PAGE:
Careers in Biology
A degree from the Division of Biological Sciences opens the door to many career options. The strength of our degree program is the flexibility of class selections and the ability to tailor your biology experience. We offer a wide-range of courses including animal, plants, and human foci. From Animal Communication to Invertebrate Zoology we have courses for every career.
The vast majority of our majors plan to attend a professional program, such as medical, dental, optometry, veterinary, podiatry, or pharmacy, once they have earned their undergraduate degree. While biology is not a required degree for these professional programs, it is the most popular choice for undergraduates because of the rigorous courses and flexibility our degree offers. Our majors do quite well on the pre-professional entrance exams (MCAT, DAT, OAT, GRE, PCAT).
If you have any questions about any of these disciplines, please contact the Biological Sciences Undergraduate Advising Office for additional information. They can help with information about prerequisites, testing information, and volunteer opportunities, as well as advising and preparation courses for the entrance exams.
Many of our majors go on to graduate schools across the country. The Division of Biological Sciences actively recruits outstanding graduate students from both national and international pools. Selected candidates are interviewed, and the best are admitted to the Division for its graduate studies program.
Peterson’s is an excellent resource to obtain information regarding graduate programs, test preparation, and financial aid. You also can also check out the Graduate Record Examination (GRE) website for test information.
Students may participate in undergraduate research through a variety of mechanisms during their years at Mizzou. Undergraduate research allows students the opportunity to explore the unknown through hands-on work carried out under the supervision of a life sciences faculty member. Undergraduate researchers can develop hypotheses, devise methods for addressing their hypotheses, and interpret the data that result from their own studies. Although most research projects take place in the laboratory, some also may involve field study, library research, and computational modeling approaches to address fundamental biological questions. These experiences prepare students for graduate study as well as careers that place a high value on critical thinking and problem solving skills. The Office of Undergraduate Research serves as a central resource for research opportunities on campus.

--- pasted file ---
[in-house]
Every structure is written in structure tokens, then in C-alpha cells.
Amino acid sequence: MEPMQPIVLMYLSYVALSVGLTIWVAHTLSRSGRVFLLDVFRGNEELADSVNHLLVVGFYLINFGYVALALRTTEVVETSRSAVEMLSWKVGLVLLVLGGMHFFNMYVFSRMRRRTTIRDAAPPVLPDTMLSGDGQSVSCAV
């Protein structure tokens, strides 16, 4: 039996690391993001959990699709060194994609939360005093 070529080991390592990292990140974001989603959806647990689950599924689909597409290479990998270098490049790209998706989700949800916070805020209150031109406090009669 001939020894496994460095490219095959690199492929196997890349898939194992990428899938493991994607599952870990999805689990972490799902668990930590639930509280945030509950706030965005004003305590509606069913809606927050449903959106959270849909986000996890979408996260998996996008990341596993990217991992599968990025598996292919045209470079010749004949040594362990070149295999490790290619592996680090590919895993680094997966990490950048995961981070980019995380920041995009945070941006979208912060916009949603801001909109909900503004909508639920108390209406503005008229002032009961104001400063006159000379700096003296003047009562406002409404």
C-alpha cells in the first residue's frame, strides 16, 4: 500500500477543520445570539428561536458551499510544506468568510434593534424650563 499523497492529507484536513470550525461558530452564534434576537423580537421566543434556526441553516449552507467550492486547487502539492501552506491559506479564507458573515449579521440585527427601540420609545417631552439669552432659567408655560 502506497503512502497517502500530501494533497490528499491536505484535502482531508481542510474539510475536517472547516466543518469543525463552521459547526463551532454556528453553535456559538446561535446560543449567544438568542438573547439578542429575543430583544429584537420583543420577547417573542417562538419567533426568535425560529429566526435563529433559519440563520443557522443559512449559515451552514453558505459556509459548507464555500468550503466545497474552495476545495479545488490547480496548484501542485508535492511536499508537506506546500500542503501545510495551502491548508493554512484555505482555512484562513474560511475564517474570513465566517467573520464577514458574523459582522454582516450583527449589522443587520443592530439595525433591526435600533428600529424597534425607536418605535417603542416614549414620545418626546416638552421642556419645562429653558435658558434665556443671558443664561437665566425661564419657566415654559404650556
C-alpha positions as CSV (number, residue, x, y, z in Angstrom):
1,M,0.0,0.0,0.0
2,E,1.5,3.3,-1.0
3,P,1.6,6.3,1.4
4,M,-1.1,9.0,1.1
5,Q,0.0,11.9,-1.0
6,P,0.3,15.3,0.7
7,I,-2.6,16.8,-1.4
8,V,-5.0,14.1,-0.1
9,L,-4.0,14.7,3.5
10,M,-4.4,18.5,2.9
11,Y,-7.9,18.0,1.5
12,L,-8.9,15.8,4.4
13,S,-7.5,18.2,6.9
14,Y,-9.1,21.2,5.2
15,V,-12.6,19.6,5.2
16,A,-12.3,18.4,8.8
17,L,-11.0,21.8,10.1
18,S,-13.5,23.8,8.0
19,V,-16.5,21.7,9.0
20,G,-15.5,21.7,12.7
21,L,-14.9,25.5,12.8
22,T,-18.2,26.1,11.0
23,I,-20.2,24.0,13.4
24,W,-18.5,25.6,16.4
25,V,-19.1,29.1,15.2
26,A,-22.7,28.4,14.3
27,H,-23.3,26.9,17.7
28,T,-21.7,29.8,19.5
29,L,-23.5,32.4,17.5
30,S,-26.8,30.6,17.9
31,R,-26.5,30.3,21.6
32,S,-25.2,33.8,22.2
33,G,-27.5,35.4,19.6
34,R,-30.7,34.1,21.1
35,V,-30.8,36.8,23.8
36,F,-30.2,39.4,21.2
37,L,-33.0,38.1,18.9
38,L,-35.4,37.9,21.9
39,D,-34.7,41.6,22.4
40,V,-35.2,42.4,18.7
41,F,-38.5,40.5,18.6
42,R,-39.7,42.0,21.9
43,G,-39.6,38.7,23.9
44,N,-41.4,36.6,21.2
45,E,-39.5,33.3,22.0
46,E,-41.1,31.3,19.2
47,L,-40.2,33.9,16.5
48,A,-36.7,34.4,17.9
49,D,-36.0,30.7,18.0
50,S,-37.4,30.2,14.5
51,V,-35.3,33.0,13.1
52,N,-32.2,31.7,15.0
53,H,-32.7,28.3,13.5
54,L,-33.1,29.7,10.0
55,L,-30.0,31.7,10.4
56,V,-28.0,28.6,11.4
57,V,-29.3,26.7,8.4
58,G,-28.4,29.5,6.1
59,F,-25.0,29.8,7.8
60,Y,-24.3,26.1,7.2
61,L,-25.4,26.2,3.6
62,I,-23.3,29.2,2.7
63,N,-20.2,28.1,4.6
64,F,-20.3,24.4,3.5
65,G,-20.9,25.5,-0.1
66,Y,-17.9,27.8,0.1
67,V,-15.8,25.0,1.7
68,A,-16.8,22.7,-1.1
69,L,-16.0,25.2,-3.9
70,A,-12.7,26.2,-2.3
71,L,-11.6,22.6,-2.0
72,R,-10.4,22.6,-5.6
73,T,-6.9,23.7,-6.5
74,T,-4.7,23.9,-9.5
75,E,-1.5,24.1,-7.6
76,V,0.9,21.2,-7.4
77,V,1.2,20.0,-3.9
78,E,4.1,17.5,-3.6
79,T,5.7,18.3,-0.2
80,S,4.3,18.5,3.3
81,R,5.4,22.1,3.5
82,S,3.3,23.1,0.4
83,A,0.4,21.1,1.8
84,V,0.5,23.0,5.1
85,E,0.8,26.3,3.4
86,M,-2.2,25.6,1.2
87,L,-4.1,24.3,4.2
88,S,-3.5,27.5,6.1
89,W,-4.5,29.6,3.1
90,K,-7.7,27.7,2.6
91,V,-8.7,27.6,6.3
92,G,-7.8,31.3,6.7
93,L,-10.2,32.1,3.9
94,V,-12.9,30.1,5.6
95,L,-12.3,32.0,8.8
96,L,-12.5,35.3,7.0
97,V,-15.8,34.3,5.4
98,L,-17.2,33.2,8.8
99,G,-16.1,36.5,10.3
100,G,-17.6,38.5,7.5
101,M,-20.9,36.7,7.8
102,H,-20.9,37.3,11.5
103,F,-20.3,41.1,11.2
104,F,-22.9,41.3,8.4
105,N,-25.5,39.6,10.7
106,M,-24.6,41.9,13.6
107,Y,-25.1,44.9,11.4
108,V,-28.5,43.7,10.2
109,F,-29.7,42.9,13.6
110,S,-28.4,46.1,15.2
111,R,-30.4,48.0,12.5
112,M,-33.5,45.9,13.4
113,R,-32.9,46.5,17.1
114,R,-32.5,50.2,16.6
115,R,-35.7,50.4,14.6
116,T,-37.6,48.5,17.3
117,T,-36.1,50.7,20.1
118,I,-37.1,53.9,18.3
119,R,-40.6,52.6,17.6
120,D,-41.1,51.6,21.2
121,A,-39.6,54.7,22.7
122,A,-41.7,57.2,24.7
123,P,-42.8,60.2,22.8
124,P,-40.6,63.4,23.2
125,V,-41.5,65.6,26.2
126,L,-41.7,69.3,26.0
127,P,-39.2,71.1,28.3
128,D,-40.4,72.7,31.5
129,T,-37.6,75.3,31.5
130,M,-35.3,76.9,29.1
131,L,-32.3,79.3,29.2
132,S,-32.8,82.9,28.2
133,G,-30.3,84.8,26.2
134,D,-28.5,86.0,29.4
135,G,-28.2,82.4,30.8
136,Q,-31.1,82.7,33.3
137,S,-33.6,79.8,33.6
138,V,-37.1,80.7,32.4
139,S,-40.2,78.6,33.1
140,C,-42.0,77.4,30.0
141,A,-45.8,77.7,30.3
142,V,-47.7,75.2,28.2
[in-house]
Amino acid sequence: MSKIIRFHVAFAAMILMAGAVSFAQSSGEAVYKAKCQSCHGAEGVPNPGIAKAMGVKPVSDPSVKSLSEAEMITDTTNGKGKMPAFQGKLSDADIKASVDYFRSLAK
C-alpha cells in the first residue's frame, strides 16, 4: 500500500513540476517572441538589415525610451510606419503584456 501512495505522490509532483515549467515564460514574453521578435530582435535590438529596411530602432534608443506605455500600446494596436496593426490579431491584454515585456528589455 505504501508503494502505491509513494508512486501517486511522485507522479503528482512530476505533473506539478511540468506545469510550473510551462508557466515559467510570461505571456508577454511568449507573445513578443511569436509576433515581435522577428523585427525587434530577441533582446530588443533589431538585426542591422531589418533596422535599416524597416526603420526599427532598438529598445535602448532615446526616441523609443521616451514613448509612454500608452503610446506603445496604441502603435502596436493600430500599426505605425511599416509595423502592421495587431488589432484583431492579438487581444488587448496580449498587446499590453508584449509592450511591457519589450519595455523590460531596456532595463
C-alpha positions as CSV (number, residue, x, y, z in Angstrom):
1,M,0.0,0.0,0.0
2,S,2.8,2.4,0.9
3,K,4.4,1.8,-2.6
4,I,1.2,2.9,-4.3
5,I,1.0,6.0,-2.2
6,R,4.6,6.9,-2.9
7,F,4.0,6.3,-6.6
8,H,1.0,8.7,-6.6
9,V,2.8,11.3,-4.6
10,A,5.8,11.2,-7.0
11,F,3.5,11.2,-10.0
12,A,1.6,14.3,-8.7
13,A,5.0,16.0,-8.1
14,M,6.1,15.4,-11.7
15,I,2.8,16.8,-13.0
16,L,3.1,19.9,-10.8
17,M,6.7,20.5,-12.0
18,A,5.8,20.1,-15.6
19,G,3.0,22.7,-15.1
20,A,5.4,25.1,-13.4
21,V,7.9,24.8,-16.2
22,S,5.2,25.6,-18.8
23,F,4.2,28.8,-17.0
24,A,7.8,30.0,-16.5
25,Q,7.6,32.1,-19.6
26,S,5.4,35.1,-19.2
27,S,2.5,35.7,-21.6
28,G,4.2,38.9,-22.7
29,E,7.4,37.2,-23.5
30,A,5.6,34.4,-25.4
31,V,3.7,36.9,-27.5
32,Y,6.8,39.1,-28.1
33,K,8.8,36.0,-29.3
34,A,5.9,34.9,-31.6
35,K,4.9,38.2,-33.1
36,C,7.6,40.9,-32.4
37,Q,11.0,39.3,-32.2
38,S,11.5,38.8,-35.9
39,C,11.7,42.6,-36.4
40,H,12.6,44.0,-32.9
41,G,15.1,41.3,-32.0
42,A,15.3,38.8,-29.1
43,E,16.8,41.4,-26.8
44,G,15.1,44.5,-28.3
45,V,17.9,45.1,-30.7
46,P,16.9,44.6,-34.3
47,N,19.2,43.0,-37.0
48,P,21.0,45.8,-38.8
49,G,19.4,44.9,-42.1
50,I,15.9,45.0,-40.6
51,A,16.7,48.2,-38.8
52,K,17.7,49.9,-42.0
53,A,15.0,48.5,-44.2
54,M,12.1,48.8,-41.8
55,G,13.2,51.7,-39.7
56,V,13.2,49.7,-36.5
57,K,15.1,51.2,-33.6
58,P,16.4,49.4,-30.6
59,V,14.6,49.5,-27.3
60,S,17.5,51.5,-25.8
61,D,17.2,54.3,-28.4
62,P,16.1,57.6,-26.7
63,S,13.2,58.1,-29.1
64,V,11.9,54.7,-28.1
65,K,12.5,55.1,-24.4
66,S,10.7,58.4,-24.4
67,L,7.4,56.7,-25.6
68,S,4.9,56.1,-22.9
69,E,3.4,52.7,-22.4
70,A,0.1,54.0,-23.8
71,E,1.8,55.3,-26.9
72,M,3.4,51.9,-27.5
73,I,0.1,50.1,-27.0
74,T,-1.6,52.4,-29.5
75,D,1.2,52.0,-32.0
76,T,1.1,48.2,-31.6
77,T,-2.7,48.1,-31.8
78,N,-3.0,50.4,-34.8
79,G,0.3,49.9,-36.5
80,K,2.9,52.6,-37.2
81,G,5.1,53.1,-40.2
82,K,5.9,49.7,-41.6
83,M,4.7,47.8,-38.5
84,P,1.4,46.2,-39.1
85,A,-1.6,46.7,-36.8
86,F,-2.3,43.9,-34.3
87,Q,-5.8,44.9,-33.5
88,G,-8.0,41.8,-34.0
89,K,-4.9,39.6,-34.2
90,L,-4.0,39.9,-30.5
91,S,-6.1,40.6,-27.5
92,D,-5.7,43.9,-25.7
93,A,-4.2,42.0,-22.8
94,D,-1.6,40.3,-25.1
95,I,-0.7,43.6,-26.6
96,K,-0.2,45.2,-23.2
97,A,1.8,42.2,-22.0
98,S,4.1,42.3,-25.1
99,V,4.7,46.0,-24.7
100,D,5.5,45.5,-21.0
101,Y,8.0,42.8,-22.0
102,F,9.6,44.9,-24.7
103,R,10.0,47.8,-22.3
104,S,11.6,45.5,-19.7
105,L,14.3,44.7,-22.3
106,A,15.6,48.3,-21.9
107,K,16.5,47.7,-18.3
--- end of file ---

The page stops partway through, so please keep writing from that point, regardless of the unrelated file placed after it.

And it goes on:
Not interested in medical school but unsure what you want to do with your biology degree? The Division of Biological Sciences offers a 1-credit hour course, Biological Career Explorations, for sophomore and junior biology majors interested in learning about personal and social determinants of career choice, constructing a career portfolio, and interacting with current professionals.
The MU Career Center also has a wide variety of self-assessment tools, publications, and information on a multitude of careers. Many students enter college undecided or uncertain about a major or career path. A career course is an excellent way in which students may explore career possibilities and reflect on their values and interests. Career Explorations is an undergraduate course offering from the MU Career Center that combines objective assessments and subjective self-reflection to help students develop the skills to make informed and satisfying career decisions that align with their personality and goals.
Internships in Biological Sciences
Internships in Biological Sciences (BIO_SC 2940) is a course designed to provide students with an opportunity to gain practical experience that extends what they learn from their formal coursework. Students also gain first-hand experience of doing research or other work in a company or another non-academic setting. Students are responsible for arranging the details of their internship experience, including finding a company at which to do an internship and an individual at that company/institution who will serve as a mentor. Students may earn up to 3 credit hours. Contact the Biological Sciences Academic Advising Office for more information, prerequisites, and course requirements.
The University of Missouri employs students through regular part-time jobs and through the Federal Work Study Program.